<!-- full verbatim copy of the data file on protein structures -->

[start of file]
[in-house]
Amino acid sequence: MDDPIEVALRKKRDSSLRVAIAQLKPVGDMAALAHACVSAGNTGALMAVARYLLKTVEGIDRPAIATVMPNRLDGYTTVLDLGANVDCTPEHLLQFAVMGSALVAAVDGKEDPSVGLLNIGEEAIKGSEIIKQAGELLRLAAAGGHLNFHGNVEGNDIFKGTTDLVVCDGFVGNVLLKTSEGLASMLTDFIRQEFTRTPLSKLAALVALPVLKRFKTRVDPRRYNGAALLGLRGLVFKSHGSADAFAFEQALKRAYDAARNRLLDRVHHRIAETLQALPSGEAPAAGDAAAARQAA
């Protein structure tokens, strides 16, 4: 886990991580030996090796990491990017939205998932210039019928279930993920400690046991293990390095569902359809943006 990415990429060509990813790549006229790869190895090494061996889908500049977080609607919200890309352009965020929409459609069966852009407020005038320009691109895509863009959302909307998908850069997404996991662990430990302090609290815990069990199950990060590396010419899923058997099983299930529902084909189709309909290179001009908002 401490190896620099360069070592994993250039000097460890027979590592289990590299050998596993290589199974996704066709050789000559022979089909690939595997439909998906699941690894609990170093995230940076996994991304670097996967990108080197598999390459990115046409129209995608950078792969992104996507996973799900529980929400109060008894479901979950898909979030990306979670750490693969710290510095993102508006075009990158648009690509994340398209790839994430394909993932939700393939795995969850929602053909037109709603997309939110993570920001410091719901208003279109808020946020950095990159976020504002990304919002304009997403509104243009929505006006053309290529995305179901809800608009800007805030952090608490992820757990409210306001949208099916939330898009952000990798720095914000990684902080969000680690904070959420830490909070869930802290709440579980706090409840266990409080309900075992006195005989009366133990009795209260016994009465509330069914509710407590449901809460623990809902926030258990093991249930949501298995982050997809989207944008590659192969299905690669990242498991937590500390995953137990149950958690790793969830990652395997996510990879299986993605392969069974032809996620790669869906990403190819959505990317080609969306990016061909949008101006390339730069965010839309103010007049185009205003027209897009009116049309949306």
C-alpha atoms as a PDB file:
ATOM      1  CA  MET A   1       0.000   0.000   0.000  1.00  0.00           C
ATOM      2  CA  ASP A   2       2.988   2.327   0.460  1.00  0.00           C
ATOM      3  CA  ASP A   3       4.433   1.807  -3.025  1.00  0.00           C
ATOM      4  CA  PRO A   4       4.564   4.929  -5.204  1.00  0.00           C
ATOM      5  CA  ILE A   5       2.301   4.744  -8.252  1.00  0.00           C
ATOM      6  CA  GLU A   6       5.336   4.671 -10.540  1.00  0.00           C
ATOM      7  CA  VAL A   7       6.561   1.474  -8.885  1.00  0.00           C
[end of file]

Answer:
[in-house]
Amino acid sequence: MDDPIEVALRKKRDSSLRVAIAQLKPVGDMAALAHACVSAGNTGALMAVARYLLKTVEGIDRPAIATVMPNRLDGYTTVLDLGANVDCTPEHLLQFAVMGSALVAAVDGKEDPSVGLLNIGEEAIKGSEIIKQAGELLRLAAAGGHLNFHGNVEGNDIFKGTTDLVVCDGFVGNVLLKTSEGLASMLTDFIRQEFTRTPLSKLAALVALPVLKRFKTRVDPRRYNGAALLGLRGLVFKSHGSADAFAFEQALKRAYDAARNRLLDRVHHRIAETLQALPSGEAPAAGDAAAARQAA
């Protein structure tokens, strides 16, 4: 886990991580030996090796990491990017939205998932210039019928279930993920400690046991293990390095569902359809943006 990415990429060509990813790549006229790869190895090494061996889908500049977080609607919200890309352009965020929409459609069966852009407020005038320009691109895509863009959302909307998908850069997404996991662990430990302090609290815990069990199950990060590396010419899923058997099983299930529902084909189709309909290179001009908002 401490190896620099360069070592994993250039000097460890027979590592289990590299050998596993290589199974996704066709050789000559022979089909690939595997439909998906699941690894609990170093995230940076996994991304670097996967990108080197598999390459990115046409129209995608950078792969992104996507996973799900529980929400109060008894479901979950898909979030990306979670750490693969710290510095993102508006075009990158648009690509994340398209790839994430394909993932939700393939795995969850929602053909037109709603997309939110993570920001410091719901208003279109808020946020950095990159976020504002990304919002304009997403509104243009929505006006053309290529995305179901809800608009800007805030952090608490992820757990409210306001949208099916939330898009952000990798720095914000990684902080969000680690904070959420830490909070869930802290709440579980706090409840266990409080309900075992006195005989009366133990009795209260016994009465509330069914509710407590449901809460623990809902926030258990093991249930949501298995982050997809989207944008590659192969299905690669990242498991937590500390995953137990149950958690790793969830990652395997996510990879299986993605392969069974032809996620790669869906990403190819959505990317080609969306990016061909949008101006390339730069965010839309103010007049185009205003027209897009009116049309949306």
C-alpha atoms as a PDB file:
ATOM      1  CA  MET A   1       0.000   0.000   0.000  1.00  0.00           C
ATOM      2  CA  ASP A   2       2.988   2.327   0.460  1.00  0.00           C
ATOM      3  CA  ASP A   3       4.433   1.807  -3.025  1.00  0.00           C
ATOM      4  CA  PRO A   4       4.564   4.929  -5.204  1.00  0.00           C
ATOM      5  CA  ILE A   5       2.301   4.744  -8.252  1.00  0.00           C
ATOM      6  CA  GLU A   6       5.336   4.671 -10.540  1.00  0.00           C
ATOM      7  CA  VAL A   7       6.561   1.474  -8.885  1.00  0.00           C